Your horse can tell you a lot about how happy they are from their body language. This horse health blog shares six signs indicating your horses are happy. Being aware of equine body language and taking note of the entire body can help you determine if your horse is in good physical health and content. How to tell if your horse is happy:
Horses have some of the biggest eyes of all land mammals, and the side position of your horses’ eyes means they have an excellent range of vision. Combined with other indicators, a happy horse will have a ‘soft eye’ expression. An unhappy horse, stressed horse or horse in pain might demonstrate a wrinkled upper eyelid or have tightness around the corner of the eye. If your horse doesn’t naturally show the whites of his eyes, this could also indicate stress and anxiety.
Your horse’s lips are a good indicator of how they are feeling. If your horse feels tense, their lips will be tight and drawn in this area. However, if they feel relaxed, you will notice that their lip line curls down slightly in a relaxed, soft manner. Your horse may curl their upper lip (Flehmen Response) or flap their lips when encountering a new smell or after eating a different food, treat or something unpleasant such as an oral wormer. If you observe your horse making strange lip movements as a new behavioural pattern, they may have dental issues or a foreign object lodged in their mouth.
Your horse’s lower jaw is an excellent indicator of whether your horse is feeling happy and relaxed. Just like humans, horses can clench their jaws when anxious, tense, or uncomfortable. Your horse’s lower jaw should be loose when they are a happy horse. His lower mouth may even hang down, and you might also see him dribbling! Optimum horse health takes into consideration multiple signals and equine body understanding.
When relaxed, your horse’s tail will be loose and swing freely when moving. Some horses naturally hold more tension in their tail than others when you touch their tail, so observe from a distance. If your horse is unusually swishing his tail combined with other tension indicators, it could be that your horse is in discomfort or irritated by something else, such as insect bother, as seen in the summer months. A horse in pain might present a swishing tail combined with restlessness, pawing the ground and looking at their tummy; it could indicate colic concerns, so call your vet. Any sign of stress should never be ignored.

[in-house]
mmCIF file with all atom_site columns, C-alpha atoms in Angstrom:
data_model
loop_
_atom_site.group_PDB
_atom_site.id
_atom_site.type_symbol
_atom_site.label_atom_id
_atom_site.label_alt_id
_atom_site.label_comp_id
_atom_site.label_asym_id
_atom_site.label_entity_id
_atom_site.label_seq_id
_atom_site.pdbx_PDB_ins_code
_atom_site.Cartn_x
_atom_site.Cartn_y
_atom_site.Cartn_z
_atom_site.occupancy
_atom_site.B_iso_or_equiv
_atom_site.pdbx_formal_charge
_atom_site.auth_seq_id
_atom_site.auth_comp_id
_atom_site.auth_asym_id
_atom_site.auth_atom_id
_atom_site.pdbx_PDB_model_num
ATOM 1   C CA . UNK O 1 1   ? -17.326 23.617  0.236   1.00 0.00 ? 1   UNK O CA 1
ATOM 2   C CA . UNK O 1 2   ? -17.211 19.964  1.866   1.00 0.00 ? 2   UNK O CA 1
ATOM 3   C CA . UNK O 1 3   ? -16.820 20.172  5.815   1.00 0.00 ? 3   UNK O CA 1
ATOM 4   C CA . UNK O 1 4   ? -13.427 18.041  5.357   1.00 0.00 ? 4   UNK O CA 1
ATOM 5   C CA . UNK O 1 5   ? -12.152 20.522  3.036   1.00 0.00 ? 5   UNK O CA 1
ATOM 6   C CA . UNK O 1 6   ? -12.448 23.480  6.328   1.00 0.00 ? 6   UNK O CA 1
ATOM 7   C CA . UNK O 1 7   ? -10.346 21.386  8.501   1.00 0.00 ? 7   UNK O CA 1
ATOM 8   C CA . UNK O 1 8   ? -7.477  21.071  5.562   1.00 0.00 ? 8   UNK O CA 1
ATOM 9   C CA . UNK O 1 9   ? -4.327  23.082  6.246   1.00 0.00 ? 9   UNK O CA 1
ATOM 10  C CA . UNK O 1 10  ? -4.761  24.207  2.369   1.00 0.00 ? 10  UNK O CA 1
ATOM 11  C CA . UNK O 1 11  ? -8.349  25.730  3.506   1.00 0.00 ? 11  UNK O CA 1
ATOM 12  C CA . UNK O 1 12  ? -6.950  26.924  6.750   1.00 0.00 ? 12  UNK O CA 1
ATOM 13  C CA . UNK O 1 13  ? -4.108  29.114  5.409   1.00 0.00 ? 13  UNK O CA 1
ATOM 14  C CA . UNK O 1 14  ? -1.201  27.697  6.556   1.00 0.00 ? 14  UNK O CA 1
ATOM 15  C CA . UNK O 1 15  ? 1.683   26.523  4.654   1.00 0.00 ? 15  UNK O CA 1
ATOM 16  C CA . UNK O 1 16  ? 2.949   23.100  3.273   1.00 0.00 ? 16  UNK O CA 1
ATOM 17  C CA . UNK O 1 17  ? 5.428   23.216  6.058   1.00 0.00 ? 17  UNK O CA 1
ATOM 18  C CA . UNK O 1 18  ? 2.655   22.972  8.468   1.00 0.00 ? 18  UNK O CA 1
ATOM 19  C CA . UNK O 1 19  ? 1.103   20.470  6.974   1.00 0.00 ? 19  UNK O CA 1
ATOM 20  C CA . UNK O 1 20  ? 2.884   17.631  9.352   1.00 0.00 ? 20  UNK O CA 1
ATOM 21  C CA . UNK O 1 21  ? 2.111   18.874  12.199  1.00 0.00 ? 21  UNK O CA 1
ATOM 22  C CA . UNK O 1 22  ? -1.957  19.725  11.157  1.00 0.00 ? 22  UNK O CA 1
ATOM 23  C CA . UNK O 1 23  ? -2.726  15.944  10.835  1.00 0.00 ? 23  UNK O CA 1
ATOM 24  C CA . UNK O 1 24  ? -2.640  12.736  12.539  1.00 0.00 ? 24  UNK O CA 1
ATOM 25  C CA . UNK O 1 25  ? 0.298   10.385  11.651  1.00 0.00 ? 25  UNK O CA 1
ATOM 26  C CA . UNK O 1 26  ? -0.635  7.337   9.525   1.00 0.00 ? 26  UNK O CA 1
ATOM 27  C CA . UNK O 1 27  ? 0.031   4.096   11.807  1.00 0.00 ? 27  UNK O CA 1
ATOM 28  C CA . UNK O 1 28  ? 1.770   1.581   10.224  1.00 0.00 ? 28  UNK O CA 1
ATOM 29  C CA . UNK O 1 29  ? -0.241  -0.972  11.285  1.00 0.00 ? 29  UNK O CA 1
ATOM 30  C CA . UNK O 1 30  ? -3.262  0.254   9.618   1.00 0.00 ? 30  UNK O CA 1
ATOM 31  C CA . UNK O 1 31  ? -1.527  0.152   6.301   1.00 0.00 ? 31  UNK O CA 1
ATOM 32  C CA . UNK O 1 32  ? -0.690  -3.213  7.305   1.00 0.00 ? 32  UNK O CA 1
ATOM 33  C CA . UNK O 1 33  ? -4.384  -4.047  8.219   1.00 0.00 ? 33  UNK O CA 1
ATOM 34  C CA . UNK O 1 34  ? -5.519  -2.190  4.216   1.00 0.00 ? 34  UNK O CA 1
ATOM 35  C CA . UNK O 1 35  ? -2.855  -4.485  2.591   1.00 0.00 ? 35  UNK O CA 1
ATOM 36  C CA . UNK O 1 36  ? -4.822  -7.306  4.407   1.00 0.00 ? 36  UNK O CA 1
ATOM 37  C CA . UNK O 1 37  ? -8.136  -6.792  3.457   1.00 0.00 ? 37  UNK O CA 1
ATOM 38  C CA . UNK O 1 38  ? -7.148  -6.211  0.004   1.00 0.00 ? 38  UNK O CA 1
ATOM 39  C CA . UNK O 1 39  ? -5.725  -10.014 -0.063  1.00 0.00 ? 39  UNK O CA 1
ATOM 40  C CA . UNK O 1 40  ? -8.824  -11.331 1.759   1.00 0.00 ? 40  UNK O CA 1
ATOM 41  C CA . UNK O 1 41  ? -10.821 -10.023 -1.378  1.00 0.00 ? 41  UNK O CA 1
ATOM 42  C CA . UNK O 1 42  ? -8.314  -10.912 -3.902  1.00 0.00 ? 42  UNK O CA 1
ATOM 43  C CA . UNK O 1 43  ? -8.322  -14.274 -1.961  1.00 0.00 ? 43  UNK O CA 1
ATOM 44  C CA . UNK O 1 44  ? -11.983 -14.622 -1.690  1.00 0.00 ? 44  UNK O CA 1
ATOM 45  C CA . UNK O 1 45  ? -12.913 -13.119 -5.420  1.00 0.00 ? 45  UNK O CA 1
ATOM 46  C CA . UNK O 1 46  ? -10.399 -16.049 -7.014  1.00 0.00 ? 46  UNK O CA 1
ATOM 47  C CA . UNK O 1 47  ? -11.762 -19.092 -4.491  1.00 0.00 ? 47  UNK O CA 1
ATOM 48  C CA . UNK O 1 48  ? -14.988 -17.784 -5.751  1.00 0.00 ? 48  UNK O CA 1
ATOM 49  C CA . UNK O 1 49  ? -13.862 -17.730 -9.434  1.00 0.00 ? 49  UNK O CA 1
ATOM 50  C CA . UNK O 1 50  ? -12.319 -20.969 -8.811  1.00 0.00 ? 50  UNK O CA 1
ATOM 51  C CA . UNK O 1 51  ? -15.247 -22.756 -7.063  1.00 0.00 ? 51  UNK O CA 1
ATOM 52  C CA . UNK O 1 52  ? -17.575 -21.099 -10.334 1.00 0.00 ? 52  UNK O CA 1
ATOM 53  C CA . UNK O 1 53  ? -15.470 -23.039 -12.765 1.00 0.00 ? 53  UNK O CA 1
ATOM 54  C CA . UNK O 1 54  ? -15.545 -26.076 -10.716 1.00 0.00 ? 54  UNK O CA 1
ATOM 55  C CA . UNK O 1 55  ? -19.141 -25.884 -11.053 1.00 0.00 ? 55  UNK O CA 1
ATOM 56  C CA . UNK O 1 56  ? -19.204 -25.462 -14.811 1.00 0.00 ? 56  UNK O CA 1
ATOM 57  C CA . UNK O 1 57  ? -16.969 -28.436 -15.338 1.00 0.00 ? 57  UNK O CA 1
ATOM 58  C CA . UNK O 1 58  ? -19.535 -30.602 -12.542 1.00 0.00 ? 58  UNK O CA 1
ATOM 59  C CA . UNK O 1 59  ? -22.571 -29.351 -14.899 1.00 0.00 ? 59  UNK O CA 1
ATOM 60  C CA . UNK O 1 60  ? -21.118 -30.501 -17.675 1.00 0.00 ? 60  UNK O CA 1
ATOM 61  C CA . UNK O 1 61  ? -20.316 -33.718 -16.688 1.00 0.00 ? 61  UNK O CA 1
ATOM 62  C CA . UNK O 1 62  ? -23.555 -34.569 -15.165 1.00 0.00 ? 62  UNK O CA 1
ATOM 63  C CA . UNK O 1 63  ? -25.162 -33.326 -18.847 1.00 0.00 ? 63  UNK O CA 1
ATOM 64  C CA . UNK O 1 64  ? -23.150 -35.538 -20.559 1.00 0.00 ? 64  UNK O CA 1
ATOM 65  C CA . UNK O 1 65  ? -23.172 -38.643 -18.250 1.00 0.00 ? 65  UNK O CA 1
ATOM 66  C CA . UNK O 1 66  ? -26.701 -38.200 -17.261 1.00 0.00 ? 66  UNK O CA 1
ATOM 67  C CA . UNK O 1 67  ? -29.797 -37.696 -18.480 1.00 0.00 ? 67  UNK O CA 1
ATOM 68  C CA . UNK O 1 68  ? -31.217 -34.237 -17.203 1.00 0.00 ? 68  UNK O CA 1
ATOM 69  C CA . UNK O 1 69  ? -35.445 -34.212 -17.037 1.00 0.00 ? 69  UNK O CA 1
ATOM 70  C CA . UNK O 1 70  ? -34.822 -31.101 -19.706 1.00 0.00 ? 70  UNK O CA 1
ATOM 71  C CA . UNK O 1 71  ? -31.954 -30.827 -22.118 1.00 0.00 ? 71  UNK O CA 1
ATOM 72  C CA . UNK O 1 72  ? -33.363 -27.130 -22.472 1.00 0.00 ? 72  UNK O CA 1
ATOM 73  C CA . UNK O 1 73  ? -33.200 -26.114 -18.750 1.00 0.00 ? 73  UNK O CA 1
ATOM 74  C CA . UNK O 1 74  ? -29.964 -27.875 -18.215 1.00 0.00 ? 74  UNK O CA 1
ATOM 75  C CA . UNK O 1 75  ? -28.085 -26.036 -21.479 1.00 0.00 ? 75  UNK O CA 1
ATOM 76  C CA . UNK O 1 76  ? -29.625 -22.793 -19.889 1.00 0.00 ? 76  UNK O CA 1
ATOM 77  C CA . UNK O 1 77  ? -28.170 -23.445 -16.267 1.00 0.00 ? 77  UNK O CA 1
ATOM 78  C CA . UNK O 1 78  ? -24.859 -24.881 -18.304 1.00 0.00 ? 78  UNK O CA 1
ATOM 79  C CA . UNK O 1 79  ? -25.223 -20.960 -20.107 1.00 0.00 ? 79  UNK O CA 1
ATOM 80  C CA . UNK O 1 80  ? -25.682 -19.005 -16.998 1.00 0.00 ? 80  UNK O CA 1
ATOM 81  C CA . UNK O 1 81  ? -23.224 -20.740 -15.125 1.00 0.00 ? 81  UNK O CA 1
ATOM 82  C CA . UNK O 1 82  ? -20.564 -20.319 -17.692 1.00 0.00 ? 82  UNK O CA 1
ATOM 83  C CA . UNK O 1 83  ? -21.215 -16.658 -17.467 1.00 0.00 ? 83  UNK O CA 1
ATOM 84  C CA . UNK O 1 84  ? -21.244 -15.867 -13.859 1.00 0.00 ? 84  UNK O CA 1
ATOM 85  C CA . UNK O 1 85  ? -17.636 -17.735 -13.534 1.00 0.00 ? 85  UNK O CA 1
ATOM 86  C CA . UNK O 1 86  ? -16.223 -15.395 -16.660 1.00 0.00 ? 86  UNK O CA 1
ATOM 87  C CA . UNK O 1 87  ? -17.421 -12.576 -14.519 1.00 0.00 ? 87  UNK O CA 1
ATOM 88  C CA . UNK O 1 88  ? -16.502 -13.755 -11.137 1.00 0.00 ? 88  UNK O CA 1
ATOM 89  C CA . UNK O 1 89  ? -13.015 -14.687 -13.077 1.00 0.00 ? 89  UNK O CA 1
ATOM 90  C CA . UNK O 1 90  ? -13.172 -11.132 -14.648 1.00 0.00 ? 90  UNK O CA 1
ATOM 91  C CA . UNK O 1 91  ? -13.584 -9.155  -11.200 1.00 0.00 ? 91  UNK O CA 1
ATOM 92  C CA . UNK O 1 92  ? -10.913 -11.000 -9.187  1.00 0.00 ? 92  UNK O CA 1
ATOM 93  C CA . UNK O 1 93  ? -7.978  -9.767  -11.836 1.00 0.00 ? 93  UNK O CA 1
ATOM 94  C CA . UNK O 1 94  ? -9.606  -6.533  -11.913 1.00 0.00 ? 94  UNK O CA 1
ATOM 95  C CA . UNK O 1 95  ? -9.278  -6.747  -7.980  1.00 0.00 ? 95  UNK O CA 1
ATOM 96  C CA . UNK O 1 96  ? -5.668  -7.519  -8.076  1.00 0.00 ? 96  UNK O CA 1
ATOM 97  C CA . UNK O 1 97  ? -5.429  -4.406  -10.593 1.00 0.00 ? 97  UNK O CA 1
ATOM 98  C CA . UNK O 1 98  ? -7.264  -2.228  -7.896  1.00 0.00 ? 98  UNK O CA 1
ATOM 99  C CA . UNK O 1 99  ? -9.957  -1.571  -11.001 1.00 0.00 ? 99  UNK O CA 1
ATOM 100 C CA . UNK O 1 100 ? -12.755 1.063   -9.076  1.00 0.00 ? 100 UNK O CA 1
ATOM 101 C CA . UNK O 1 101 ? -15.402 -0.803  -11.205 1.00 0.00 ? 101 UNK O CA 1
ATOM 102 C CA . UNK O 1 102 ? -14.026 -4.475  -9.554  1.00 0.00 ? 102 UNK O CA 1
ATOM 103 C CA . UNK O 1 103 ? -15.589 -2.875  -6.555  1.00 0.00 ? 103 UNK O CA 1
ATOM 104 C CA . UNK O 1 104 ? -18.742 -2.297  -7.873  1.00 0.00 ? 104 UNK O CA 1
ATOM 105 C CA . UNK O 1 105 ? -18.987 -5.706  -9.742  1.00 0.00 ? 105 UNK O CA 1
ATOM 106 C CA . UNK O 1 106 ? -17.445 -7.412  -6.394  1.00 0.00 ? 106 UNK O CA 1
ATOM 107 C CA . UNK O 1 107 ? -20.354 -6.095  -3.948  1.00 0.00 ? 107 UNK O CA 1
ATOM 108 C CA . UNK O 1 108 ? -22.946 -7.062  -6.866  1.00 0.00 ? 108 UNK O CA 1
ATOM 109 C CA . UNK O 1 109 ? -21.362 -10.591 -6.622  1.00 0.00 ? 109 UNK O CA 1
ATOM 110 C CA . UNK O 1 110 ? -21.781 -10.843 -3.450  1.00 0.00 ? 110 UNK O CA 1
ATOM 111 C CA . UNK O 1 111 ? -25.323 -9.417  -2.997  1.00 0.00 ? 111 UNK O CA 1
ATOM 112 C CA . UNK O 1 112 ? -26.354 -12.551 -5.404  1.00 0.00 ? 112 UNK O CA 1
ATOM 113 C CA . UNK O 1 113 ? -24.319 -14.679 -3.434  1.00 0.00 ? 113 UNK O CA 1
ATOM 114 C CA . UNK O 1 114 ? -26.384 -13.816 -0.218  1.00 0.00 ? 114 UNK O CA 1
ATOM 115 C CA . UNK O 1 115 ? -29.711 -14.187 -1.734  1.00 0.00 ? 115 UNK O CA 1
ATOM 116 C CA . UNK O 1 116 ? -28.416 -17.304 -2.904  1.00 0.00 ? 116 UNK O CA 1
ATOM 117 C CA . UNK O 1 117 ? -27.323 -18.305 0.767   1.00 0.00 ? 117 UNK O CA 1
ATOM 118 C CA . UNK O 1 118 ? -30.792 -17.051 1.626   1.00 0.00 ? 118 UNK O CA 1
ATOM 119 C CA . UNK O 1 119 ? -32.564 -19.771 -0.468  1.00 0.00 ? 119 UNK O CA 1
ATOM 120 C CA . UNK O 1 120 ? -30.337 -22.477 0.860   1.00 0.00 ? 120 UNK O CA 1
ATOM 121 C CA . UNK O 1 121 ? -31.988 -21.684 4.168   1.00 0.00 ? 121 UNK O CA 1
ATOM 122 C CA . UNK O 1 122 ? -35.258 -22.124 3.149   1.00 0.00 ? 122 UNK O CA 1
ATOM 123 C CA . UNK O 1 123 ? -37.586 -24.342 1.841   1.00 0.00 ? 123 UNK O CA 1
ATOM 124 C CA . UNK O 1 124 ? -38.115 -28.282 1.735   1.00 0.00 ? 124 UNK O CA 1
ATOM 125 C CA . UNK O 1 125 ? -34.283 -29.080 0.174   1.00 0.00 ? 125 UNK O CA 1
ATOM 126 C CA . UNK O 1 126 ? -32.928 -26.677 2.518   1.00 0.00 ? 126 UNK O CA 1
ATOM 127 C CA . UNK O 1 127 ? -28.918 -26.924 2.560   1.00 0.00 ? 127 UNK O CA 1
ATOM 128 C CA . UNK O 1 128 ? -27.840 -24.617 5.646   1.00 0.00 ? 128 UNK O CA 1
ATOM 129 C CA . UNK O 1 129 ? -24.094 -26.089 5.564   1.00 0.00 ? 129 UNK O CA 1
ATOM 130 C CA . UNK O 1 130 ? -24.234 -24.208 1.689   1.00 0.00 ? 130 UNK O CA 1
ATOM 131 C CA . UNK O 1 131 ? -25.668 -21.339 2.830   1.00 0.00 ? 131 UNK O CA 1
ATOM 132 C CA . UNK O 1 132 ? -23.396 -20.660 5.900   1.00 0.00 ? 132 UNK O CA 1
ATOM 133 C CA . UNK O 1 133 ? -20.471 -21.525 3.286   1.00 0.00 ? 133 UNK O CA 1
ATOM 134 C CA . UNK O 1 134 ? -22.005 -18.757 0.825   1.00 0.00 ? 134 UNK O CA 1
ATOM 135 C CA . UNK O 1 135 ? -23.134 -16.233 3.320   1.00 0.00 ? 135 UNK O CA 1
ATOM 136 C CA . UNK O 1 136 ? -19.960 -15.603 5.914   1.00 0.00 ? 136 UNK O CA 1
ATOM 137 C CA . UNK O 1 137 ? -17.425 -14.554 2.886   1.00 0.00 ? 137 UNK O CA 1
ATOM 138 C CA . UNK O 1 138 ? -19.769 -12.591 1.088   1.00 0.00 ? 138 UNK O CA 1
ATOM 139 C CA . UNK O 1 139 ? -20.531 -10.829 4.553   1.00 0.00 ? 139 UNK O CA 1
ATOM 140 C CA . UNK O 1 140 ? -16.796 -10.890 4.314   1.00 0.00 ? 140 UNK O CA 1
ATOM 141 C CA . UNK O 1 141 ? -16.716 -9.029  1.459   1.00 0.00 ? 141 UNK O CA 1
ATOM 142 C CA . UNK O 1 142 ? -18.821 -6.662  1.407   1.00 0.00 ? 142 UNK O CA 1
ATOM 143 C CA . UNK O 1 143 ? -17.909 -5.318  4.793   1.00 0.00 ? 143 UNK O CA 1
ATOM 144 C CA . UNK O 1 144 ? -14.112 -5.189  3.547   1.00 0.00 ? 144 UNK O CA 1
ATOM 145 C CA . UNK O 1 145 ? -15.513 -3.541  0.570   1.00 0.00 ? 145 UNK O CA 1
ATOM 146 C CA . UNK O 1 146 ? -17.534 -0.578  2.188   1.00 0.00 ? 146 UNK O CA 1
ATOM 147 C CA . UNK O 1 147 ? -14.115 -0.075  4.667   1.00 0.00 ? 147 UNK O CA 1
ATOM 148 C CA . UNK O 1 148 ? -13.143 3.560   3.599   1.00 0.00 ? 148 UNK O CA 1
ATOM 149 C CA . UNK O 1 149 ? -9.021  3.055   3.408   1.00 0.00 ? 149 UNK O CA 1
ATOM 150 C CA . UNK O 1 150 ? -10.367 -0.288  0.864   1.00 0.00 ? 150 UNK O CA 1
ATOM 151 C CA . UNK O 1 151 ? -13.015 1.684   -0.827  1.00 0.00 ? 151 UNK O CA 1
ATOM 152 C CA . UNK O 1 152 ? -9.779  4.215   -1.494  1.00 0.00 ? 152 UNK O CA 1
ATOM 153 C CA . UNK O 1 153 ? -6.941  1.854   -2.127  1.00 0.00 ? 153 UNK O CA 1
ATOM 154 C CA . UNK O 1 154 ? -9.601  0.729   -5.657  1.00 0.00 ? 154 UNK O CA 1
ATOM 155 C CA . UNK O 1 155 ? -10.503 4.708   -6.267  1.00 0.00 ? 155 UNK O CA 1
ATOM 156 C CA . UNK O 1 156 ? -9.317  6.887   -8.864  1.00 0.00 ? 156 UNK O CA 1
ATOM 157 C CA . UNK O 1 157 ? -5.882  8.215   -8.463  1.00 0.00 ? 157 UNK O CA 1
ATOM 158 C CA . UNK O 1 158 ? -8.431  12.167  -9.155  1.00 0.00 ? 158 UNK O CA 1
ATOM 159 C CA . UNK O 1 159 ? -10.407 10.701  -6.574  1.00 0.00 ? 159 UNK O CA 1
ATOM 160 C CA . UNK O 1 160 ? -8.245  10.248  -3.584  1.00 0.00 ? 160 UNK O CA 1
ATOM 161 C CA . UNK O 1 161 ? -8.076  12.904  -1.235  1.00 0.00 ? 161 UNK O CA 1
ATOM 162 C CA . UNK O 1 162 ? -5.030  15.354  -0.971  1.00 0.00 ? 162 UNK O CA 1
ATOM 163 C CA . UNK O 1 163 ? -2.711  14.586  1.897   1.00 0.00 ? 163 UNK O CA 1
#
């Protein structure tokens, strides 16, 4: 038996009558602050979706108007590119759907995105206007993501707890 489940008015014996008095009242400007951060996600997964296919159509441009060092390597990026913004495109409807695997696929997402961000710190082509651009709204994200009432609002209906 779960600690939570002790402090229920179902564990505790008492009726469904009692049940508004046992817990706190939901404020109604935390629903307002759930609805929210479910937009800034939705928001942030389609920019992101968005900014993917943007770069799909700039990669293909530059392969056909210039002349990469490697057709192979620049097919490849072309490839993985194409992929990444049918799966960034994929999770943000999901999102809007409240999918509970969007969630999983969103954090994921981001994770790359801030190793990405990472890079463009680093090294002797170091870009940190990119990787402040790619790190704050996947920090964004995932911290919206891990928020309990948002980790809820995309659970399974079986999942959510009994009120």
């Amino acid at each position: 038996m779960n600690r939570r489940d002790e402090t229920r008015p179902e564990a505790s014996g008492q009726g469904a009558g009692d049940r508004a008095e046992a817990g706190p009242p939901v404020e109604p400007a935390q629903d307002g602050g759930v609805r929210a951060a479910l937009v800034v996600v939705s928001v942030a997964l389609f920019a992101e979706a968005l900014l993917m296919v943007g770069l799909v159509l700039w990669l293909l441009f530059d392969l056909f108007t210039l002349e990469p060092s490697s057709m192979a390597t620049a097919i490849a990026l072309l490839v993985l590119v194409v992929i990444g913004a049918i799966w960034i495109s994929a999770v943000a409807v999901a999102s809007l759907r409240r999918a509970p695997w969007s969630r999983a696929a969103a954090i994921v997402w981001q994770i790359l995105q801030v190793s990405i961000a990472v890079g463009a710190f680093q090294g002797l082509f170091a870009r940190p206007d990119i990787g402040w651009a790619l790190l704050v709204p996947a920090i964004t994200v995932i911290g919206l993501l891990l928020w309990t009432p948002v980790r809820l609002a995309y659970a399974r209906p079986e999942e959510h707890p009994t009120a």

Horses can rotate their ears up to 180 degrees and use them for communication and listening. Horses can also hear noises up to 4KM away! Highly stressed horses often have forward-pointing ears combined with a raised tail, stiff body, open eyes and widened nostrils. Horses may put their ears back if they are listening to rider aids or something behind them, but they may also put their ears flat back if they are unhappy about something or reacting to another horse. If your horse pins their ears back when you are touching their body in a particular area, it could indicate discomfort and should be investigated.
Tense nostrils and rapid or heavy breathing can indicate that your horse is unwell or distressed. Combined with other physical indications, action should be taken to determine what the problem may be. Generally, a happy horse will demonstrate round and open nostrils, but if this changes in your horse, you should investigate the issue further. Irregular or deep breaths can result from different types of respiratory diseases, which can also affect your horse’s breathing, including seasonal ailments.
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This article does not constitute the advice of your vet. Any concerns over your horses’ health or well-being should be addressed by a qualified horse health professional.
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